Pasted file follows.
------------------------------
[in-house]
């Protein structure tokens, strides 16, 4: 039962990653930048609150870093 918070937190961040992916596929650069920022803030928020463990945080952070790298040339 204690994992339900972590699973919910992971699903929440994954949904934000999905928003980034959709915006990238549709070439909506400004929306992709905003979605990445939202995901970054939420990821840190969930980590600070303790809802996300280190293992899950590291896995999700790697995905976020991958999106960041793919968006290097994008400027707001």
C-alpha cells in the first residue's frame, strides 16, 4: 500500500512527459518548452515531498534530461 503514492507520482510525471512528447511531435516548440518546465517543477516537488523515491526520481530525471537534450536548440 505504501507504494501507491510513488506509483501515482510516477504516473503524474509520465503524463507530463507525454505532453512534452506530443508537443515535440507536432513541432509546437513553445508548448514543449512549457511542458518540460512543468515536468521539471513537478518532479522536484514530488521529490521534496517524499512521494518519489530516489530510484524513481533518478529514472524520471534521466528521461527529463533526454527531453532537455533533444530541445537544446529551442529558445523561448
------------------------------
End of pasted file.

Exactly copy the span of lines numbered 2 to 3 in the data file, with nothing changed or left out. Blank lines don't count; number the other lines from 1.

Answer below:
């Protein structure tokens, strides 16, 4: 039962990653930048609150870093 918070937190961040992916596929650069920022803030928020463990945080952070790298040339 204690994992339900972590699973919910992971699903929440994954949904934000999905928003980034959709915006990238549709070439909506400004929306992709905003979605990445939202995901970054939420990821840190969930980590600070303790809802996300280190293992899950590291896995999700790697995905976020991958999106960041793919968006290097994008400027707001």
C-alpha cells in the first residue's frame, strides 16, 4: 500500500512527459518548452515531498534530461 503514492507520482510525471512528447511531435516548440518546465517543477516537488523515491526520481530525471537534450536548440 505504501507504494501507491510513488506509483501515482510516477504516473503524474509520465503524463507530463507525454505532453512534452506530443508537443515535440507536432513541432509546437513553445508548448514543449512549457511542458518540460512543468515536468521539471513537478518532479522536484514530488521529490521534496517524499512521494518519489530516489530510484524513481533518478529514472524520471534521466528521461527529463533526454527531453532537455533533444530541445537544446529551442529558445523561448